12. Word Originverb Old English mænan, of West Germanic origin; related to Dutch meenen and German meinen, from an Indo-European root shared by mind.Extra examples ‘But Pete doesn’t know we’re here!’ ‘ That’s what I mean! ’ ‘Perhaps we should try another approach.’ ‘ What do you mean? ’ Do you mean Steve Jones or Alex Jones? Does the name ‘David Berwick’ mean anything to you? Don’t be angry. I’m sure she meant it for the best. Don’t be upset—I’m sure he meant it as a compliment. Don’t laugh! I mean it. He means trouble. He means what he says. I always found him a little strange, if you know what I mean. I didn’t mean to read your letter. I know what you mean — I hated learning to drive too. I see what you mean , but I still think it’s worth trying. I was never meant for the army. I’m sorry I hurt you. I didn’t mean to. I’ve been meaning to call her, but I’ve been so busy lately. It was like—weird. Know what I mean? Mr President, does this mean an end to the current conflict? Philip and Kim were meant for each other. See what I mean She never agrees to anything I suggest. The cost would have meant financial ruin for us. The house was clearly meant to be a family home. The injury could mean him missing next week’s game. There was a rack by the door presumably meant for umbrellas. They are not using the system in the way the manufacturer meant it to be used. Touching the wires means instant death. We’ll have to be careful with money but that doesn’t mean (that) we can’t enjoy ourselves. What did she mean by leaving so early = why did she do it? What do you mean, you thought I wouldn’t mind? What is meant by ‘batch processing’? What she means is that there is no point in waiting here. You mean we have to start all over again? You’re meant to pay before you go in.Idioms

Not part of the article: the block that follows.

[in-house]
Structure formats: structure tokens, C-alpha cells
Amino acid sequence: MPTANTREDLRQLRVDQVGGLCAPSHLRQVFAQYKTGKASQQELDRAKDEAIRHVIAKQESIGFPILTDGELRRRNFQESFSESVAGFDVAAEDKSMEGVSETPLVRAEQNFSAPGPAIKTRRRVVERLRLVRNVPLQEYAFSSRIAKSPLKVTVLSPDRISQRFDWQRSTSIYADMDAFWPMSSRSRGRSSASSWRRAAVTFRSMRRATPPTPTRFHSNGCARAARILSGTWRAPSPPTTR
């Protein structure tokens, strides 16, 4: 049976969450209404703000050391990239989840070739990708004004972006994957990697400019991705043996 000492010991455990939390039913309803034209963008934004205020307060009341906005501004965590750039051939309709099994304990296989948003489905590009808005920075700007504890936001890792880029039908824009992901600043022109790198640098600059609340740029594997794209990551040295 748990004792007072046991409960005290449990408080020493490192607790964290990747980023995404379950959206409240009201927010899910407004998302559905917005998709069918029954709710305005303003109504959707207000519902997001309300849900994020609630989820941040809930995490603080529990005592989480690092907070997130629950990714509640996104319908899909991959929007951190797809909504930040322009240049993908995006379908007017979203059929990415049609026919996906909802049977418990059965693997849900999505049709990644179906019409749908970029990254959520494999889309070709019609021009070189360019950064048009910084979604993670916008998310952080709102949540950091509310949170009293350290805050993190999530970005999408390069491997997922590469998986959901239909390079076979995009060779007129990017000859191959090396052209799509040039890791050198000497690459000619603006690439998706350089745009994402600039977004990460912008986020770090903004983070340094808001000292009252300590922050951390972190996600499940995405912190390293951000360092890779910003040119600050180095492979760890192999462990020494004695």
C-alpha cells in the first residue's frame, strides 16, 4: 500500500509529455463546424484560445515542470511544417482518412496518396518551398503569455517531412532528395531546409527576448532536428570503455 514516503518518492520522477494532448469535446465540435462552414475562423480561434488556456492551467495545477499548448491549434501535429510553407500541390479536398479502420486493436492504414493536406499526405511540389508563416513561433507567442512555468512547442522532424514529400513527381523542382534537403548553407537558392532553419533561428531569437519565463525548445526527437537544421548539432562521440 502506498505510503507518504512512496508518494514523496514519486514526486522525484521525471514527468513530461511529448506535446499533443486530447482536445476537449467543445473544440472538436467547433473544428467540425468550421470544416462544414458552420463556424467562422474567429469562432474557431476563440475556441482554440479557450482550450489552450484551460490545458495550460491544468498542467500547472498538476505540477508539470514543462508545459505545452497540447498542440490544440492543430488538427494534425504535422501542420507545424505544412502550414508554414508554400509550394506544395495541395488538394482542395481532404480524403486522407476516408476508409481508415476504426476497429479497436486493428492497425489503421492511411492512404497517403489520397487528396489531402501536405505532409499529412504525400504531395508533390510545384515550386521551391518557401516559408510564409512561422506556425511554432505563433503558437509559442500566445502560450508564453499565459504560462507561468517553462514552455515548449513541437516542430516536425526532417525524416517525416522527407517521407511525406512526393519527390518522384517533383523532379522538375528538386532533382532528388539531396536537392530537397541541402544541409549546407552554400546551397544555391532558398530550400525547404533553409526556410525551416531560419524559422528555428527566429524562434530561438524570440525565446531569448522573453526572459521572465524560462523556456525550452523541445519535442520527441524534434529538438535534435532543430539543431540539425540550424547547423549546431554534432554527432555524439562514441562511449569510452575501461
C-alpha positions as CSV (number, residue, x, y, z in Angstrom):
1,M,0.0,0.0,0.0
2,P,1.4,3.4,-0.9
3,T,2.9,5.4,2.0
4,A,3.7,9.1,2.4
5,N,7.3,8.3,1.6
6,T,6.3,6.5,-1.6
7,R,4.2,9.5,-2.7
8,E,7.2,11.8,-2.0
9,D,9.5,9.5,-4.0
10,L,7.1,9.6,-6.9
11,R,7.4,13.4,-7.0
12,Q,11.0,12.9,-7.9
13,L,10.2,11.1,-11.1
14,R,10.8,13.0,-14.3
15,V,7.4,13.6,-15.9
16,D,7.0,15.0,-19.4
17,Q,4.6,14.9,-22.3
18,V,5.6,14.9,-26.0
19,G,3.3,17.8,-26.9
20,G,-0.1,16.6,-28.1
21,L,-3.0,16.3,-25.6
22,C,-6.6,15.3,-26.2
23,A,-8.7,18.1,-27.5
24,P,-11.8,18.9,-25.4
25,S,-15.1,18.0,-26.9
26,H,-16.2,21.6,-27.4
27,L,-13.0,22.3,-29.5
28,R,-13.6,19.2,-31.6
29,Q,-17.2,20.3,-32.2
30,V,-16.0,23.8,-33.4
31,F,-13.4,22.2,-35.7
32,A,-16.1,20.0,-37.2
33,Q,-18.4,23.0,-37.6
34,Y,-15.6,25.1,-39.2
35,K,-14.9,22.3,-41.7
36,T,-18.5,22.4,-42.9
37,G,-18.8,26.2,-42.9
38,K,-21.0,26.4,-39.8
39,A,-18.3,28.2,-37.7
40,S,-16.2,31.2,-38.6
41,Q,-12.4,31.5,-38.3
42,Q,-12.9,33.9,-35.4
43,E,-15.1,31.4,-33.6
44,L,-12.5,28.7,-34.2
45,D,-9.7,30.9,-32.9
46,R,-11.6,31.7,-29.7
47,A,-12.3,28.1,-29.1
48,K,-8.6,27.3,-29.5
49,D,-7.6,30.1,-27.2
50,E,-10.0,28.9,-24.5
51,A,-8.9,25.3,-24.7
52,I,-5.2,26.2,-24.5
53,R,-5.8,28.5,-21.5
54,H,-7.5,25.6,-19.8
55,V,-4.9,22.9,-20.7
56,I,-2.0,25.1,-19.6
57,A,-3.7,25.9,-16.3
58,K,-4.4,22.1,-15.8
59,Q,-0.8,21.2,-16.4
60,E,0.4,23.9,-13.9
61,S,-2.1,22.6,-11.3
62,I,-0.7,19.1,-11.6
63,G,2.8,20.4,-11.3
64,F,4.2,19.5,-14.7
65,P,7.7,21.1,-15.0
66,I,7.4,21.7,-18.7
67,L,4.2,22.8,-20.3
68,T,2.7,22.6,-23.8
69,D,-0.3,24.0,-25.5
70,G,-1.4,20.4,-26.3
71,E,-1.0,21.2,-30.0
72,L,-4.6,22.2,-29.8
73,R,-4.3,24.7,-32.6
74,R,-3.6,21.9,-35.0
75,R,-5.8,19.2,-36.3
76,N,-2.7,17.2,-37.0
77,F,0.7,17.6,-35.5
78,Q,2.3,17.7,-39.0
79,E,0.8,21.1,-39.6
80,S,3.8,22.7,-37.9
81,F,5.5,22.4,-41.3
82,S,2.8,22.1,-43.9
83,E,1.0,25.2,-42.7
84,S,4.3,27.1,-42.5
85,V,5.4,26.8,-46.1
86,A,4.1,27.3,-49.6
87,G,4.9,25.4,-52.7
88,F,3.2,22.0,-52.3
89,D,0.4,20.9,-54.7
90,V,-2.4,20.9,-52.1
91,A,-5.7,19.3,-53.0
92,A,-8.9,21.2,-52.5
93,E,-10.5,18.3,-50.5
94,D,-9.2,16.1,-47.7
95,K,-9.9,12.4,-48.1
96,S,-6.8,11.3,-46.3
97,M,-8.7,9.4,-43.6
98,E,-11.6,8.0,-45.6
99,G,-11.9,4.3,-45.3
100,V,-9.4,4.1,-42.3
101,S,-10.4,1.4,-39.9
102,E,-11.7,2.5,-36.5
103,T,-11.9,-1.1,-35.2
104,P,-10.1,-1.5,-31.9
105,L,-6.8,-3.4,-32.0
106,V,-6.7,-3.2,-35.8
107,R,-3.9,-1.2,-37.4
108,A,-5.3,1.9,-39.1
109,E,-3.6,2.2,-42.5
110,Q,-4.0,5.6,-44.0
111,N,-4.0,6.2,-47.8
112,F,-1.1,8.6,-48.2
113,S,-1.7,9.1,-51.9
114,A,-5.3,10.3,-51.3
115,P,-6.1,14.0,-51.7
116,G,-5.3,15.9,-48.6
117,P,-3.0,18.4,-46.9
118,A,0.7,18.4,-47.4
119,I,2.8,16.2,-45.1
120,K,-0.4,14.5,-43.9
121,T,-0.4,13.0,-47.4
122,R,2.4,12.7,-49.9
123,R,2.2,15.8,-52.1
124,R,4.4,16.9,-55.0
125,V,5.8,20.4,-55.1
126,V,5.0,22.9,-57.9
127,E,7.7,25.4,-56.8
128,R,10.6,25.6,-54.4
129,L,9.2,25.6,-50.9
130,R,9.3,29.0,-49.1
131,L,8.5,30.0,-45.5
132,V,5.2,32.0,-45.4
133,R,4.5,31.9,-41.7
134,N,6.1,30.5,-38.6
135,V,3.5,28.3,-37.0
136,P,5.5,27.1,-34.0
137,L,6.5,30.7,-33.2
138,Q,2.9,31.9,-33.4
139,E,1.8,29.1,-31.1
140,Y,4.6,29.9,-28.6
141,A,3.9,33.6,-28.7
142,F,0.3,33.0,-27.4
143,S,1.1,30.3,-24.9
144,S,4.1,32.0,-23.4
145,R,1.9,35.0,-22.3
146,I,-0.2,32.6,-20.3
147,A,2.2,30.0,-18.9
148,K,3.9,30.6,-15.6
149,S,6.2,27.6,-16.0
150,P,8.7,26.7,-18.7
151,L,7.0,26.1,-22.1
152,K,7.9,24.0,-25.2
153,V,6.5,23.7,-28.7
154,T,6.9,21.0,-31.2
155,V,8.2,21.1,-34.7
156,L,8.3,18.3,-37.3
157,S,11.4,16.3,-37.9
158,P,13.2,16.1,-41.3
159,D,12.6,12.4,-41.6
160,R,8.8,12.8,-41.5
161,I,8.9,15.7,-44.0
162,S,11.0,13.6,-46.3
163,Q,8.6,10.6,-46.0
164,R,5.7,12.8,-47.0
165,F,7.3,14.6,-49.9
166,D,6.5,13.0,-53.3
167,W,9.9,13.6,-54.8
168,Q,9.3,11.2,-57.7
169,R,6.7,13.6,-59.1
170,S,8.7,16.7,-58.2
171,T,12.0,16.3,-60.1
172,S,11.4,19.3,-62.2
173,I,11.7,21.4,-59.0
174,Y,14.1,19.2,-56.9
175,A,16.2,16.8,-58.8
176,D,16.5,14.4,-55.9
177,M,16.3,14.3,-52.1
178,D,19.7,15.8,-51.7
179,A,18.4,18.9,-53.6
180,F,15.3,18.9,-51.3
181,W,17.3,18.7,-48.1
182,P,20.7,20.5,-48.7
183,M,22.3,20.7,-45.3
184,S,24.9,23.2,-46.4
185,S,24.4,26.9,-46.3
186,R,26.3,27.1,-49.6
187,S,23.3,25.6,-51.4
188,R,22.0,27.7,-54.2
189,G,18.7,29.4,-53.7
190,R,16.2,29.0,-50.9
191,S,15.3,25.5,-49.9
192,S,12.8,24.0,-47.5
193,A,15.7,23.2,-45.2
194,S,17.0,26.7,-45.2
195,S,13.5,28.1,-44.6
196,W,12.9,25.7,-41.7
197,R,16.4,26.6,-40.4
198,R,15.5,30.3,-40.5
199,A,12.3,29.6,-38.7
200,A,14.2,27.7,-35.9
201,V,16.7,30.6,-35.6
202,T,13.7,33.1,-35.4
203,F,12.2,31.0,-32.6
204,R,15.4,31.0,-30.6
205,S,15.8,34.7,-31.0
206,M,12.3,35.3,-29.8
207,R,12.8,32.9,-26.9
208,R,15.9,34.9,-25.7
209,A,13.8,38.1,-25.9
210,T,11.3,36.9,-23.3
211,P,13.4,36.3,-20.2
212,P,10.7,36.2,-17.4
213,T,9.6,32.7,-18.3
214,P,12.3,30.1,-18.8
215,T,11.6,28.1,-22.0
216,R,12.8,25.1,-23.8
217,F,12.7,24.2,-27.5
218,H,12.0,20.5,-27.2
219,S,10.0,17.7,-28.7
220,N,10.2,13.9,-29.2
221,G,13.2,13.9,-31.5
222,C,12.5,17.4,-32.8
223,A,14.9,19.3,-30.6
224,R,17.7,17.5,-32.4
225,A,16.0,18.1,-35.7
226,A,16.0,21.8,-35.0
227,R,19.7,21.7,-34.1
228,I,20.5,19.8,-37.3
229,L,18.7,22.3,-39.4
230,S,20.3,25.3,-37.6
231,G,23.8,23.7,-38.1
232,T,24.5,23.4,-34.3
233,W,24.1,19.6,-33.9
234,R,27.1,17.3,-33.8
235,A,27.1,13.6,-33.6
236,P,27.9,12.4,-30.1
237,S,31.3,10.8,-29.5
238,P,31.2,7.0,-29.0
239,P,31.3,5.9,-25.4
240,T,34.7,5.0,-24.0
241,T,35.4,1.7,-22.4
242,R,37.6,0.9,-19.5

be meant to be something
     
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     to be generally considered to be something This restaurant is meant to be excellent.
     (informal) used to explain or correct what you have just said It was so boring—I mean, nothing happened for the first hour! She's English—Scottish, I mean. (informal) to be serious in your intentions He has the look of a man who means business.
    mean (somebody) no harm, not mean (somebody) any harm
     
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    to not have any intention of hurting somebody
    used to emphasize what you are saying or to ask somebody if they really mean what they say I mean to say, you should have known how he would react! Do you mean to say you've lost it? (usually disapproving) to have good intentions, although their effect may not be good
See the Oxford Advanced American Dictionary entry: mean